7. Introduction to Marketing, Wharton School of the University of Pennsylvania via Coursera

What’s the point of running your own business if you can’t sell anything? An Introduction to Marketing course from the Wharton School of the University of Pennsylvania via Coursera will teach you how to dig down to the root of customers’ wants and needs.

Your course session runs for four weeks, and requires a commitment of roughly 5 to 6 hours of time per week. Find out all you need to know about brand positioning and communication, the customer decision-making process, new market entry, the marketing planning process and proven marketing strategies that work.

8. WordPress Quick Start Course, WP Apprentice

For brand new entrepreneurs or business owners who don’t have a website yet, understanding the basics of website management is important even if you plan to outsource its design and maintenance. You can start learning the ins and outs of WordPress – the internet’s most popular web platform – with free training provided by WP Apprentice.

The course offers 10 free videos that you can watch in under an hour to help you get started with setting up a simple self-hosted WordPress website.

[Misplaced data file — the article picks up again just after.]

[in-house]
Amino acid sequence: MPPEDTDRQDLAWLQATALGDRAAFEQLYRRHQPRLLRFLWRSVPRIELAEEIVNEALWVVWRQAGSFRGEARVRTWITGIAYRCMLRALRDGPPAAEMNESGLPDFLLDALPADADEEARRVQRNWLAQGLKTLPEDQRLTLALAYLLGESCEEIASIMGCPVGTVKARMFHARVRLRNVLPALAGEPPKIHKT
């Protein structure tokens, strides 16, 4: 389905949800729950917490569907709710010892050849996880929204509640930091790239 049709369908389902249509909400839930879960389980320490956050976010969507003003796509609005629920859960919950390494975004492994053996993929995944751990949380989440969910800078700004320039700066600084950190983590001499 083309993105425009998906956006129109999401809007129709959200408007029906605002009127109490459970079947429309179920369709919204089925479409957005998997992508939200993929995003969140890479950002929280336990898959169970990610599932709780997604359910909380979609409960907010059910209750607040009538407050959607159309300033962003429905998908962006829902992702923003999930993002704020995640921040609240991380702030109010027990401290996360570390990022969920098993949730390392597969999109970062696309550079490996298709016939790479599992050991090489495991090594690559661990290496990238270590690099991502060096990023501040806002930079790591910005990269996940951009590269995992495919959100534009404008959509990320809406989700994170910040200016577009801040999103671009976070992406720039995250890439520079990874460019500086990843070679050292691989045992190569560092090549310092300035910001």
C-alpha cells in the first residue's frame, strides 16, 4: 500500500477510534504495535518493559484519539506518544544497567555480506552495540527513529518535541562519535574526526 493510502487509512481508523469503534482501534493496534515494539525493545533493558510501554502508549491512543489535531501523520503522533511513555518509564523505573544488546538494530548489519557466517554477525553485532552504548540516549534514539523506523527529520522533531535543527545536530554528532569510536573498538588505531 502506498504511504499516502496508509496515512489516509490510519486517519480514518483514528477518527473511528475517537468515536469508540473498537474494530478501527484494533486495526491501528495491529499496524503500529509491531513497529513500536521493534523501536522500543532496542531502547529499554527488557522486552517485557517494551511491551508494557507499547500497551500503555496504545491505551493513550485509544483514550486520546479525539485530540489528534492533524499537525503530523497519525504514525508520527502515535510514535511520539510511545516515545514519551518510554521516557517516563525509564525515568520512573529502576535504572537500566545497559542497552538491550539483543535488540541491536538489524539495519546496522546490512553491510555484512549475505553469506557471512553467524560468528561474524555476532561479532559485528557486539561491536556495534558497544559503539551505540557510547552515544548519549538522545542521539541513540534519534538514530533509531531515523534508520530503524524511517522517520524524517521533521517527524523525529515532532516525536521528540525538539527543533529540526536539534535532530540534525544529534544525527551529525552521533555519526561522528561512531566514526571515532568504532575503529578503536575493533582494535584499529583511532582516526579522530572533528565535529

There’s no need to be intimated by all the technical stuff with a course like this which walks you through everything, step by step. You’ll learn how to select the best web host provider, how to install the WordPress CMS, how to use the WordPress Dashboard, how to choose a design theme, how to create content, and lots more.

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9. Social Media Quickstarter, Constant Contact

It’s easy enough to set up a Facebook page or a Twitter profile with your business logo, but do you know how to actually market your business and build a targeted following of fans and customers online? Constant Contact’s Social Media Quickstarter training breaks down everything you need to know to properly market your product or service using social media, without wasting time and effort blasting posts into cyberspace where nobody’s listening.